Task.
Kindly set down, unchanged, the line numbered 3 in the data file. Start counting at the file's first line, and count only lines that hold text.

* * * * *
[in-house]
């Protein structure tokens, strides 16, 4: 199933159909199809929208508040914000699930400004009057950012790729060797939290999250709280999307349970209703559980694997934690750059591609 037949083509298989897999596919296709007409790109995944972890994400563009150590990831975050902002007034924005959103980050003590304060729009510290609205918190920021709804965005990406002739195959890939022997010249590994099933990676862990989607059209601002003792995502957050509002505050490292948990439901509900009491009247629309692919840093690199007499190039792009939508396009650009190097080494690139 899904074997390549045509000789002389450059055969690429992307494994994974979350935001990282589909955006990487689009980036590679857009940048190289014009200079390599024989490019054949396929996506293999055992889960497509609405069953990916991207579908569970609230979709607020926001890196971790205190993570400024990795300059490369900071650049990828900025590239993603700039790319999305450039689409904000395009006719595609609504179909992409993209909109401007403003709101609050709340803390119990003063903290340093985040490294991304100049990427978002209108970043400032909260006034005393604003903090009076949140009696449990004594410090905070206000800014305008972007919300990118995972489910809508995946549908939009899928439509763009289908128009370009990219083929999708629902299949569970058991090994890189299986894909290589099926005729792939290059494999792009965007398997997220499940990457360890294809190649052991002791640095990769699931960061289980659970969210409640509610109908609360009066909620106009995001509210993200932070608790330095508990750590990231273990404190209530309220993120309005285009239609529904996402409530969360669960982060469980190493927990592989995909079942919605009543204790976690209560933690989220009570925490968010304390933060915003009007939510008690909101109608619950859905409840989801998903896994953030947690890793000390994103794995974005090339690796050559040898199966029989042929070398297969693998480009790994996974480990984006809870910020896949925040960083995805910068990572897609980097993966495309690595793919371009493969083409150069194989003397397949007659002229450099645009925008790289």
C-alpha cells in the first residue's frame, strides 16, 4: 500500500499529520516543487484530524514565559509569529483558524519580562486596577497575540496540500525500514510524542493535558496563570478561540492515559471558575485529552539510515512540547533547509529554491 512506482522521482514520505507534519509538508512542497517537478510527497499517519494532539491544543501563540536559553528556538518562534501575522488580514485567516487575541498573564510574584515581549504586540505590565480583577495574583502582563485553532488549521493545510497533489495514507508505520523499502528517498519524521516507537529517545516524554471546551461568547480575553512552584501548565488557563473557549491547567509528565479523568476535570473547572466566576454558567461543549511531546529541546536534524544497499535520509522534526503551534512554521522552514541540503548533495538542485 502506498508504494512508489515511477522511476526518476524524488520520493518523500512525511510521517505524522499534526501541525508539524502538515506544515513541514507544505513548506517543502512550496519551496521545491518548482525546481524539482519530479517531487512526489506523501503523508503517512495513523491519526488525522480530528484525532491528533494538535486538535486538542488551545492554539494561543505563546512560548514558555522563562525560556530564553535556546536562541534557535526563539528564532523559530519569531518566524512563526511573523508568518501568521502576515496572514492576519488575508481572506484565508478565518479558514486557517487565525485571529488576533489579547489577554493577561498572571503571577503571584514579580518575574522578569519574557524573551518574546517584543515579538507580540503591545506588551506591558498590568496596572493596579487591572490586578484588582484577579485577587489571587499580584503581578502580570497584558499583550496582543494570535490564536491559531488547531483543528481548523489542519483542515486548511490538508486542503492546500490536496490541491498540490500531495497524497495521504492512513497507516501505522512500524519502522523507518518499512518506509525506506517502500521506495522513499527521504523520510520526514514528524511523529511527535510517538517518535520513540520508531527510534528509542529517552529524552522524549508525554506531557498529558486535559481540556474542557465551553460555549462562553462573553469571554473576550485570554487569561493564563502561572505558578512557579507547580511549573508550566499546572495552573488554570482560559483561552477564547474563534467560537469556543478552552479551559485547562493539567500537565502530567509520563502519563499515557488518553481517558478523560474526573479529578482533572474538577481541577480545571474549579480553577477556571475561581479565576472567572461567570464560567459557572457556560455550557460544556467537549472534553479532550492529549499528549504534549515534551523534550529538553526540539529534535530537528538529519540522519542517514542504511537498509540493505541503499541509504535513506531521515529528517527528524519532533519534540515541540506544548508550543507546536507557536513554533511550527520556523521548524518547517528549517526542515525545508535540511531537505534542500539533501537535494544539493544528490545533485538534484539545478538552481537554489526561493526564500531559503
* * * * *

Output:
C-alpha cells in the first residue's frame, strides 16, 4: 500500500499529520516543487484530524514565559509569529483558524519580562486596577497575540496540500525500514510524542493535558496563570478561540492515559471558575485529552539510515512540547533547509529554491 512506482522521482514520505507534519509538508512542497517537478510527497499517519494532539491544543501563540536559553528556538518562534501575522488580514485567516487575541498573564510574584515581549504586540505590565480583577495574583502582563485553532488549521493545510497533489495514507508505520523499502528517498519524521516507537529517545516524554471546551461568547480575553512552584501548565488557563473557549491547567509528565479523568476535570473547572466566576454558567461543549511531546529541546536534524544497499535520509522534526503551534512554521522552514541540503548533495538542485 502506498508504494512508489515511477522511476526518476524524488520520493518523500512525511510521517505524522499534526501541525508539524502538515506544515513541514507544505513548506517543502512550496519551496521545491518548482525546481524539482519530479517531487512526489506523501503523508503517512495513523491519526488525522480530528484525532491528533494538535486538535486538542488551545492554539494561543505563546512560548514558555522563562525560556530564553535556546536562541534557535526563539528564532523559530519569531518566524512563526511573523508568518501568521502576515496572514492576519488575508481572506484565508478565518479558514486557517487565525485571529488576533489579547489577554493577561498572571503571577503571584514579580518575574522578569519574557524573551518574546517584543515579538507580540503591545506588551506591558498590568496596572493596579487591572490586578484588582484577579485577587489571587499580584503581578502580570497584558499583550496582543494570535490564536491559531488547531483543528481548523489542519483542515486548511490538508486542503492546500490536496490541491498540490500531495497524497495521504492512513497507516501505522512500524519502522523507518518499512518506509525506506517502500521506495522513499527521504523520510520526514514528524511523529511527535510517538517518535520513540520508531527510534528509542529517552529524552522524549508525554506531557498529558486535559481540556474542557465551553460555549462562553462573553469571554473576550485570554487569561493564563502561572505558578512557579507547580511549573508550566499546572495552573488554570482560559483561552477564547474563534467560537469556543478552552479551559485547562493539567500537565502530567509520563502519563499515557488518553481517558478523560474526573479529578482533572474538577481541577480545571474549579480553577477556571475561581479565576472567572461567570464560567459557572457556560455550557460544556467537549472534553479532550492529549499528549504534549515534551523534550529538553526540539529534535530537528538529519540522519542517514542504511537498509540493505541503499541509504535513506531521515529528517527528524519532533519534540515541540506544548508550543507546536507557536513554533511550527520556523521548524518547517528549517526542515525545508535540511531537505534542500539533501537535494544539493544528490545533485538534484539545478538552481537554489526561493526564500531559503